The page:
Alternatives and related projects¶
This document presents other projects that provide similar or complementary functionalities. It focuses on differences with xal.
Fabric is great for performing simple tasks. When you want to perform complex tasks, or when you want to reuse your tasks in several situations, you come to reinvent provisioning tools. You’d better use fabric to run buildout recipes (and write buildout recipes instead of fabric scripts), or use salt, or use monitoring...
Fabtools is a provisioning library for Fabric. One strength is its simplicity. But it’s also a drawback: it’s limited to Fabric (which itself is limited), there are not so many “recipes”.
Salt is about remote execution, and via remote execution it can perform provisioning.
Salt looks great, but as Chef of Puppet, it’s a complete software environment: it uses zeromq, requires a server (master) and clients (minions). I mean, for simple needs, it’s overkill.
As a developer, I like my development environment to keep as simple as possible. And I like to isolate my projects from my personal system. I mean I’d better install and run salt server on a VM than on my personal computer. But in the same time, I can’t reproduce a complete production environment, i.e. run one VM for salt master, one for the database server, one for the web front-end, one for the shared filesystem... Cloud-computing is not the definitive solution for me, because I often work offline (and I like it).
So... I’d like to have an alternative to Salt for simple architectures... Fabric looks like one. But I currently can’t write scripts for both!
I’d like Salt modules (those who execute commands) to be packaged as third-party libraries.
I’d like Salt to have a tiny Python client I could install on my personal computer and use it as a remote-control for the master (kind of Chef’s knife, but lighter).
zc.buildout and recipes¶
Recipes for zc.buildout allow you to configure script execution. A recipe have install(), update() and uninstall() methods. It’s truly powerful on the local machine. One strength of zc.buildout is isolation. One limit is that it is not really meant to be run as a sudoer. You can, but it introduces some problems. Running 2 buildouts, one as a sudoer, and another as a normal user, could solve the problem, but then you have to protect yourself against running only one of the two.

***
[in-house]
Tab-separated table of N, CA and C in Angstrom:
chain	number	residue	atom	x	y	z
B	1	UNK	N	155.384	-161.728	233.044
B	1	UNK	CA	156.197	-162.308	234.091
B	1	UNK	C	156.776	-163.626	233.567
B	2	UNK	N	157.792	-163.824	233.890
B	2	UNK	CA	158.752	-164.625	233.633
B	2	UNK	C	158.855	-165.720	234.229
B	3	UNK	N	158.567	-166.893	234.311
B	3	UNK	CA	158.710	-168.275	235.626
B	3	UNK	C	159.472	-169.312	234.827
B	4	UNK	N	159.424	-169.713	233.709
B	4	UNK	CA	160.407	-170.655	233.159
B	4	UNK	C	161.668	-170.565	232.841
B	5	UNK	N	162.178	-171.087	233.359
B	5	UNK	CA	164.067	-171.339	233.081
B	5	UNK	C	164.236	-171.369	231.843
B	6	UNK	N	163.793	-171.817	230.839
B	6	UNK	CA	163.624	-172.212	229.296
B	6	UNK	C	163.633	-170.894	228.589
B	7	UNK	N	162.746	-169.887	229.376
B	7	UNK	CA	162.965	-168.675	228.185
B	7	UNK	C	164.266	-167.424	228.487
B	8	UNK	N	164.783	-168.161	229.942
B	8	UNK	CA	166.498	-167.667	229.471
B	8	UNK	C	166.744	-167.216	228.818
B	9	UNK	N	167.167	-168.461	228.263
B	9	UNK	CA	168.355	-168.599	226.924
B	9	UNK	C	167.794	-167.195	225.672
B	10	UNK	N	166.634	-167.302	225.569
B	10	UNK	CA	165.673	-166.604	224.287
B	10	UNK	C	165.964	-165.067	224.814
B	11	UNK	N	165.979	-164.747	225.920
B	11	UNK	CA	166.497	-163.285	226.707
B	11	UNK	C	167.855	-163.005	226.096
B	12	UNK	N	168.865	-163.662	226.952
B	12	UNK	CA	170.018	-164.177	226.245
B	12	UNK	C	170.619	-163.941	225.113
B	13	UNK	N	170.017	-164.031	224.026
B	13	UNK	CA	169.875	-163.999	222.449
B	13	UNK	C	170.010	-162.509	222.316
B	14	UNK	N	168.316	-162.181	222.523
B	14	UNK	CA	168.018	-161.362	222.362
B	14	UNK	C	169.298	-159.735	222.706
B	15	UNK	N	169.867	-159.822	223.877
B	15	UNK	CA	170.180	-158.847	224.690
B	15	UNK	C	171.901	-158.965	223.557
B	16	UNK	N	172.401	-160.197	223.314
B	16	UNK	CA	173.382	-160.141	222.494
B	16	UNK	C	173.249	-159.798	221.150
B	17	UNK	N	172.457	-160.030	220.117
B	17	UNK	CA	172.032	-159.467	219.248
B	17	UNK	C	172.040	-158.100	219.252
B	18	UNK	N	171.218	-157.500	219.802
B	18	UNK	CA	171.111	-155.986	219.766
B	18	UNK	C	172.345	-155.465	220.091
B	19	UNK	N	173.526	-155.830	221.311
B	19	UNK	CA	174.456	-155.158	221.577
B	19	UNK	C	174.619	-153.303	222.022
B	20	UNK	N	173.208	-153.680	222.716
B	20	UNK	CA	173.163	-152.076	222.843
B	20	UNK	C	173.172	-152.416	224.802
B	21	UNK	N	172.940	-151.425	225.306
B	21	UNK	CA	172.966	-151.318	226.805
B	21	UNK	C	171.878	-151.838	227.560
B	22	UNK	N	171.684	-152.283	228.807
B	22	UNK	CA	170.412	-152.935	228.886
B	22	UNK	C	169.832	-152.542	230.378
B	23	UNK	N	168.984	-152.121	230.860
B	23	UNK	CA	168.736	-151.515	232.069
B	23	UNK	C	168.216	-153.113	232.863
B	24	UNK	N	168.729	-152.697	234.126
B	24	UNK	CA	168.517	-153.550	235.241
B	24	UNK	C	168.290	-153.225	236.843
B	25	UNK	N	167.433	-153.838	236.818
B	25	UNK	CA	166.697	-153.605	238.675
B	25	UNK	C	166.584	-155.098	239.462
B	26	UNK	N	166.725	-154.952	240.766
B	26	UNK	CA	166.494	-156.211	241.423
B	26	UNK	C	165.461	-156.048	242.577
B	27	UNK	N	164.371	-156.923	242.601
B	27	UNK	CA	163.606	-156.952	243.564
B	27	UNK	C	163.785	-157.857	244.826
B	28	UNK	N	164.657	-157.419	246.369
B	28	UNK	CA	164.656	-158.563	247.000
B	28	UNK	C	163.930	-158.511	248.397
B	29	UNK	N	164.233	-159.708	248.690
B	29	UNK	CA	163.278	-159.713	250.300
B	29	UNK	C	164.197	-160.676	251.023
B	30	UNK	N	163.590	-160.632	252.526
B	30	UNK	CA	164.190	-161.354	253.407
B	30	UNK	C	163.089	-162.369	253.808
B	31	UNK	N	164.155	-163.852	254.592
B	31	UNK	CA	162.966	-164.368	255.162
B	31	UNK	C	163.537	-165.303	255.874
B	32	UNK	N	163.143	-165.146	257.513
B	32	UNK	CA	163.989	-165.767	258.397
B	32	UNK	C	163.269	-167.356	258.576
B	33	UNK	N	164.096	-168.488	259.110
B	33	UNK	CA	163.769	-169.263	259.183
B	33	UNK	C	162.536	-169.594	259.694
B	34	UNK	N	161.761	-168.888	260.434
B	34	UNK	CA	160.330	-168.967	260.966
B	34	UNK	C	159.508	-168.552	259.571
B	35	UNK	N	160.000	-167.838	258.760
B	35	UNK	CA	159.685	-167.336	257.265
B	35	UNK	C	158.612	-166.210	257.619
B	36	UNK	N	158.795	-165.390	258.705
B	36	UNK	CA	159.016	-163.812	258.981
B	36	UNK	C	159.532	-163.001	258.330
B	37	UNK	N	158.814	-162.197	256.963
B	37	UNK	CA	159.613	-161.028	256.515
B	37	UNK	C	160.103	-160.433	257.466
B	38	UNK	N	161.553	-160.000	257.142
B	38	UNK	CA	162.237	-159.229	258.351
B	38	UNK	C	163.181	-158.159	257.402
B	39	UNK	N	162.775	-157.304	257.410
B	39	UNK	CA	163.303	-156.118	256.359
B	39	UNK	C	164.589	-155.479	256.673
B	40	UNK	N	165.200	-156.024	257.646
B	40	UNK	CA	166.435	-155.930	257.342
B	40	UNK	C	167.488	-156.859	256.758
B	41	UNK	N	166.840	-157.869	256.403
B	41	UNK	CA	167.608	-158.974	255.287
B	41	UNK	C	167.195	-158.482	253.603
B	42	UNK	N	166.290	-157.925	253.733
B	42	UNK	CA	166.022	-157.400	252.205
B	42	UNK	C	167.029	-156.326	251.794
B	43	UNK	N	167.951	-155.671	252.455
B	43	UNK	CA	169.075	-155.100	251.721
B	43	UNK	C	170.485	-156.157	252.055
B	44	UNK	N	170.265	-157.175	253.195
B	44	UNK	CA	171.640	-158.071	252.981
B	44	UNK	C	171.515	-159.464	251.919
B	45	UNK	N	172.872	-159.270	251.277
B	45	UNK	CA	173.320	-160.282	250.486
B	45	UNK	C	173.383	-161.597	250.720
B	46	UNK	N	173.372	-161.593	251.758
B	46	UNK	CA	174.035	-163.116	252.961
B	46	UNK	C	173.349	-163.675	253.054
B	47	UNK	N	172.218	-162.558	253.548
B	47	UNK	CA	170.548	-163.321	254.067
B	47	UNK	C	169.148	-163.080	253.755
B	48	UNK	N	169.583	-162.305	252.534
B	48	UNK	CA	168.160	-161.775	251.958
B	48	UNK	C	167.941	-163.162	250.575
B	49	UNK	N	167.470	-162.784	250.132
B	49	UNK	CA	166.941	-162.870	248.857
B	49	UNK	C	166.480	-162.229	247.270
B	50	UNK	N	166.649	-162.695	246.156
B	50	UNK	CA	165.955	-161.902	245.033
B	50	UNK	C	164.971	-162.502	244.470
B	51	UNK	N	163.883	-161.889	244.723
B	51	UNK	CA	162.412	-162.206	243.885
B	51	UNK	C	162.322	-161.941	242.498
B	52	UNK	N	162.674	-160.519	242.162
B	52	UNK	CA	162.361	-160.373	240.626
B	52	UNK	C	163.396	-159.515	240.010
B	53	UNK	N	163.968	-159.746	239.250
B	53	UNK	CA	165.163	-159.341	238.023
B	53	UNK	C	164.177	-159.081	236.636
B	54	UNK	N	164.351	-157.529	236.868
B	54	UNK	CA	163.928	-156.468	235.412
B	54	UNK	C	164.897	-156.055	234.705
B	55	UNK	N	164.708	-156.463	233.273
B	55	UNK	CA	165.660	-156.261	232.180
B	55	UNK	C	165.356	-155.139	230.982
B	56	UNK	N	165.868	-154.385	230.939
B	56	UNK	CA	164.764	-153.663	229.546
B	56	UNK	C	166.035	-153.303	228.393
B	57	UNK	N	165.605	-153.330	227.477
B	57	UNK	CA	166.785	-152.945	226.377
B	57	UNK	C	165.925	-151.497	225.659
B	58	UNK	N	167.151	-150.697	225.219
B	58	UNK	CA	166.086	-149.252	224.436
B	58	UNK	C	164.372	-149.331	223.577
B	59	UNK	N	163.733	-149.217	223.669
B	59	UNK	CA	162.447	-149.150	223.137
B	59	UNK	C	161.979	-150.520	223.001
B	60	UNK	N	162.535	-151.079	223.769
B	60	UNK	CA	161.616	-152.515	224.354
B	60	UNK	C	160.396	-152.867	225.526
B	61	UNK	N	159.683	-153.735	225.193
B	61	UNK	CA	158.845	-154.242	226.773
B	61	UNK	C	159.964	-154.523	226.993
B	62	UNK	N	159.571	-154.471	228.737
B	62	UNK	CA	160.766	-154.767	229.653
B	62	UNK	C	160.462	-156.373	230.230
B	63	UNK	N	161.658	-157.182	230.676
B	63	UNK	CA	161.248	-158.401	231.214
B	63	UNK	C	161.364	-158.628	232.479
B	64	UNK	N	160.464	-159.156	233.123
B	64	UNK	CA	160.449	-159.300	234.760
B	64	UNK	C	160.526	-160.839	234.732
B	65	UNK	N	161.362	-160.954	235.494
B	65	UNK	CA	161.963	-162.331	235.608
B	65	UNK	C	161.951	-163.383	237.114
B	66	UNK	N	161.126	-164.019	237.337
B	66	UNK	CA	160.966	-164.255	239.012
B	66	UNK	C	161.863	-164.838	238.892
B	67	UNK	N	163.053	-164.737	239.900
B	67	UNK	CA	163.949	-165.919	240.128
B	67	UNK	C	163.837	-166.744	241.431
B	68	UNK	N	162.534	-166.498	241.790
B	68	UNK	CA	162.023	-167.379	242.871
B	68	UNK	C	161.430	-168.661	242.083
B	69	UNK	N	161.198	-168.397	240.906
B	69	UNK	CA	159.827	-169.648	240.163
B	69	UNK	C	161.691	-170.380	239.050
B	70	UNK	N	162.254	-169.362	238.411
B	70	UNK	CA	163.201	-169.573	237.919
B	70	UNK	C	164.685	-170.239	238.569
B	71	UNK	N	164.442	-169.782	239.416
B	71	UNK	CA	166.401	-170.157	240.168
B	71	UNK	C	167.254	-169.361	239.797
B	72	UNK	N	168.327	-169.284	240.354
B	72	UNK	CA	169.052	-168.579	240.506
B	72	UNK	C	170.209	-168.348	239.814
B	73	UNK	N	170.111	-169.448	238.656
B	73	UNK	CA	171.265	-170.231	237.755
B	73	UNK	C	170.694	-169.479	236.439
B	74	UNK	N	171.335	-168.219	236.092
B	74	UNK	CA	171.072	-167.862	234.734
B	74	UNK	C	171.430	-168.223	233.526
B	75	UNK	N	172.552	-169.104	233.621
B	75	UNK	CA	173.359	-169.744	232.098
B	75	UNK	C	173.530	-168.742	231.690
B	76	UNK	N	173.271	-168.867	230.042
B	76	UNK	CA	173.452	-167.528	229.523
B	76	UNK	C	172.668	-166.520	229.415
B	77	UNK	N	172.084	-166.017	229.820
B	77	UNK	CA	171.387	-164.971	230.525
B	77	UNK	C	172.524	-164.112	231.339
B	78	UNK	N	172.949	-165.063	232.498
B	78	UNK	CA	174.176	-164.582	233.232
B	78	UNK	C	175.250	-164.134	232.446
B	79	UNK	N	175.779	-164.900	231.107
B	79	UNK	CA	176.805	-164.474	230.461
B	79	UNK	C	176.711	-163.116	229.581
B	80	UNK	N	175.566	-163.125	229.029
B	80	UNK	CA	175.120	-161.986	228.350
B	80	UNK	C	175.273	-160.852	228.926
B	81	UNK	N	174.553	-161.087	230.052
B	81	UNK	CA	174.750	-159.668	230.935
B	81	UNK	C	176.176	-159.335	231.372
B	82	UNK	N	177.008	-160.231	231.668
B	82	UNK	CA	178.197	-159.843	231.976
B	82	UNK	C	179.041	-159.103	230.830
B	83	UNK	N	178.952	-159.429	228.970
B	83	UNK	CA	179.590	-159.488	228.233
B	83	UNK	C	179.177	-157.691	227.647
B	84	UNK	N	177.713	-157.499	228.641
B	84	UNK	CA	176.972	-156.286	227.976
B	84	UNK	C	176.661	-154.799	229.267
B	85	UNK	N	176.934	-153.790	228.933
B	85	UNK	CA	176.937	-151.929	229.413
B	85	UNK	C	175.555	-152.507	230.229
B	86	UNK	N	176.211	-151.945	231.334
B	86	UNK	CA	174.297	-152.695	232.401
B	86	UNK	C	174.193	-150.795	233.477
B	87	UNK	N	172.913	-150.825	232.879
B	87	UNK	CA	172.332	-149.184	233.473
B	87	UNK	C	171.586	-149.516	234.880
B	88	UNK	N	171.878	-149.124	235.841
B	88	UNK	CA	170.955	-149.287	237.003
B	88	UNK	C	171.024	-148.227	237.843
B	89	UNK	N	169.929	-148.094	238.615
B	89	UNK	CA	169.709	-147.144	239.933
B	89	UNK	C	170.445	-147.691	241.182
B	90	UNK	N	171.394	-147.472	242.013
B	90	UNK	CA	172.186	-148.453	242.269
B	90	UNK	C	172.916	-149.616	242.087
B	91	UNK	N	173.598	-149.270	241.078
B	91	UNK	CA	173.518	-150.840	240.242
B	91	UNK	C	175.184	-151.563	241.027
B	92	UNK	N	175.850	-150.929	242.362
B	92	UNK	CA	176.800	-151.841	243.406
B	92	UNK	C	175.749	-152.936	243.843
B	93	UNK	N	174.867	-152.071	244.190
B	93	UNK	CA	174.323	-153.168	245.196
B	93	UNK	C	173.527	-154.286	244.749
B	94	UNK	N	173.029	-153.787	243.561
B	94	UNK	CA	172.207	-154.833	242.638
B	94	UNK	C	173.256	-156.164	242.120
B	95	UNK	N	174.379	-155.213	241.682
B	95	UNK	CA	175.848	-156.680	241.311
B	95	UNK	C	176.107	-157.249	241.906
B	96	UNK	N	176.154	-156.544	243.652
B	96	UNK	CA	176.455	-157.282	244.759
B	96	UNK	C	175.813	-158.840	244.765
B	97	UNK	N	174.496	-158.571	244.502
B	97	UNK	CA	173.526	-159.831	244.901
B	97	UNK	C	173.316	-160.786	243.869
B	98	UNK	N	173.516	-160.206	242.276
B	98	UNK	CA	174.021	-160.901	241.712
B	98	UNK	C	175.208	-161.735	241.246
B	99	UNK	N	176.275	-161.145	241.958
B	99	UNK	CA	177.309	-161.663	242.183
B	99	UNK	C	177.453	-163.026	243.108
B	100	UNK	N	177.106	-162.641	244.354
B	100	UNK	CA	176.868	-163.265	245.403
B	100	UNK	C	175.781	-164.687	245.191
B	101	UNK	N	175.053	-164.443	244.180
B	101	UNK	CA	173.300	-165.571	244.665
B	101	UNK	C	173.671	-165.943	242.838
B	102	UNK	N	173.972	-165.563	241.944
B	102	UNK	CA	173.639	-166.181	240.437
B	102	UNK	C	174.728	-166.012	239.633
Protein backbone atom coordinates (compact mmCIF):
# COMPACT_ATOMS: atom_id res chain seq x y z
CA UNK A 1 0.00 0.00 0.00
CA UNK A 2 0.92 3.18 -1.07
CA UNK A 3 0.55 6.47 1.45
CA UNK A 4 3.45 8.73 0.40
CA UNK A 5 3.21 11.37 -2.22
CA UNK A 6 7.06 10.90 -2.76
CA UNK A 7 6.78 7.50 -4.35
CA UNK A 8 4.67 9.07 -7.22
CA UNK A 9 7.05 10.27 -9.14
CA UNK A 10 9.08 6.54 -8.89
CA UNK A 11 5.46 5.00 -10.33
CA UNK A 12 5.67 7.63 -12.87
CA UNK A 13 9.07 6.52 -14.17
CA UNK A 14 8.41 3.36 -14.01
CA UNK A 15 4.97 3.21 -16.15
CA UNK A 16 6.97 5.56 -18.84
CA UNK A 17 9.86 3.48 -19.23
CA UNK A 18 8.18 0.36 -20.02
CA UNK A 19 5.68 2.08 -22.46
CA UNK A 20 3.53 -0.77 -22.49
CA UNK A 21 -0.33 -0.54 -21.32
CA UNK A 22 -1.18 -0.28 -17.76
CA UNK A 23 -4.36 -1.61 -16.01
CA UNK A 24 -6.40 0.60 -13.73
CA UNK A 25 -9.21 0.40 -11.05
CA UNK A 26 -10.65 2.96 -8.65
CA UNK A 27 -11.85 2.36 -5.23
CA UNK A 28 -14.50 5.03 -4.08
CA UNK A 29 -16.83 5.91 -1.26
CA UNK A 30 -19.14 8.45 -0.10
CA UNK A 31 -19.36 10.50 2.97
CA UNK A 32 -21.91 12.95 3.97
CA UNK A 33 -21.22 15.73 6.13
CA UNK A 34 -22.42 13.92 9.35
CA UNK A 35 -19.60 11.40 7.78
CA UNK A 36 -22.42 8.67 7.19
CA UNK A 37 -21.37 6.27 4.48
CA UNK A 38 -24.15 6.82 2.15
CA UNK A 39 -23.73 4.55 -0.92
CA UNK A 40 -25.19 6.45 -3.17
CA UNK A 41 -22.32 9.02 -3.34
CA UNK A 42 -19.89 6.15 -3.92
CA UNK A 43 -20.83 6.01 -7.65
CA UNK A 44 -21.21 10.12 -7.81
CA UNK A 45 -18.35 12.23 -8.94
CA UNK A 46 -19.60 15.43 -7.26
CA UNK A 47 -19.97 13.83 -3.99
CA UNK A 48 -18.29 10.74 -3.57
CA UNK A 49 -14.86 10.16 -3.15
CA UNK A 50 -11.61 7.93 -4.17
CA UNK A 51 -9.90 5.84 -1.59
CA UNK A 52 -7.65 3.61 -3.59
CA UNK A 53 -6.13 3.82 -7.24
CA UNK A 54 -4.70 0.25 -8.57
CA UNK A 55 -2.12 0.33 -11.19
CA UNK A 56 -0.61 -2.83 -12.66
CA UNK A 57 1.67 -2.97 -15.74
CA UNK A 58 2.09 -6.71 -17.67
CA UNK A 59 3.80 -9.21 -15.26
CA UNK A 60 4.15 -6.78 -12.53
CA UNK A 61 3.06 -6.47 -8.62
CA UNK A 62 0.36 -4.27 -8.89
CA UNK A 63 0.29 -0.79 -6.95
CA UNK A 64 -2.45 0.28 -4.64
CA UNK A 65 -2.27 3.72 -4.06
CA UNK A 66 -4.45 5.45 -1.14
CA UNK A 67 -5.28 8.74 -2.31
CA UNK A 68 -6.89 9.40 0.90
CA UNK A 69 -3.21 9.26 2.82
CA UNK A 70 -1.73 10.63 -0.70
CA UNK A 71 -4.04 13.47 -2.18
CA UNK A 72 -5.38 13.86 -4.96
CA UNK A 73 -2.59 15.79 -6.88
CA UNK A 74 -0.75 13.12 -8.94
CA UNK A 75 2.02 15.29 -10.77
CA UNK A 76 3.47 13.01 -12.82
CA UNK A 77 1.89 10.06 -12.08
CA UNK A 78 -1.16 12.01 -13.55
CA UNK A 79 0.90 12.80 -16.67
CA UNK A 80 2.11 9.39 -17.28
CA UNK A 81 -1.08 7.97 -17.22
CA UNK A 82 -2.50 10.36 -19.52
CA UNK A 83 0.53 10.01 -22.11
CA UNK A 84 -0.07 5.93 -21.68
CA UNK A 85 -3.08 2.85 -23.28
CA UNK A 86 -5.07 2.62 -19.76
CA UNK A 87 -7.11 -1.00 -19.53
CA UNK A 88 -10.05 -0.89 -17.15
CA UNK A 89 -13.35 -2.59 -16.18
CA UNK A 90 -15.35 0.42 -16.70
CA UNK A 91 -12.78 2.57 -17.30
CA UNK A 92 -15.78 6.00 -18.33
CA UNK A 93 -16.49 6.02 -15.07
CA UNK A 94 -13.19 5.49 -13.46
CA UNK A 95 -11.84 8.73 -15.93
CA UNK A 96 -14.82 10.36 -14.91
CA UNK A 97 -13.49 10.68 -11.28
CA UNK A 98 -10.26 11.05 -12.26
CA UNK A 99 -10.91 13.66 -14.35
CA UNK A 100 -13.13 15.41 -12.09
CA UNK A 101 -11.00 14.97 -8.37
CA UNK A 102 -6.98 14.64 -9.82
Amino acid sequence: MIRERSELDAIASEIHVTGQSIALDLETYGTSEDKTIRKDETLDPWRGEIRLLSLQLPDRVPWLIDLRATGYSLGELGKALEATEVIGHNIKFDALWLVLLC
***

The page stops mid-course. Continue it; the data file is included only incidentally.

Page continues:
I’d like to invoke buildout as a sudoer, then, inside buildout configuration, switch from one “context” to another, i.e. tell execute this recipe as sudoer, this recipe as user “postgres”, this one as “myself”...
Another strength of zc.buildout is that it automatically discovers and installs some dependencies, such as extensions and recipes. I guess we can’t have an execution manager that implements all resources or providers, and that there would be several candidates for some resources (such as “package”). So it would be great if those dependencies where at least automatically discovered. And whenever possible, automatically installed. I suppose that discovery could be a feature bundled in the project, and installation would be implemented by consumers (i.e. buildout, pip, salt...).
Subprocess and wrappers¶
When you want to perform simple things, subprocess is a bit complicated, and you’d like to have a simplified wrapper.
When you want to perform complex or repetitive tasks, you’d better write wrappers for code readability and reusability.
So, imho, in any cases, sharing common wrappers would be useful. That’s for the execution part.
About the contextual part, suprocess executes commands on the local system with the current user, current environment... I guess one would appreciate to use the same execution API whatever the target system, user, environment...
os and os.path¶
os and os.path are really useful in daily use, especially when you are dealing with deployment or sysadmin scripts.
os and os.path provide operating system interfaces. As interfaces, the implementation could vary depending on the environment. It currently depends on local operating system. I guess one would appreciate if it depends on contextual execution environment.
I’m not talking about rewriting os module. I’m talking about a third-party provisioner which provides a higher-level interface, but with respect to contextual execution environment. The implementation for local system should use os.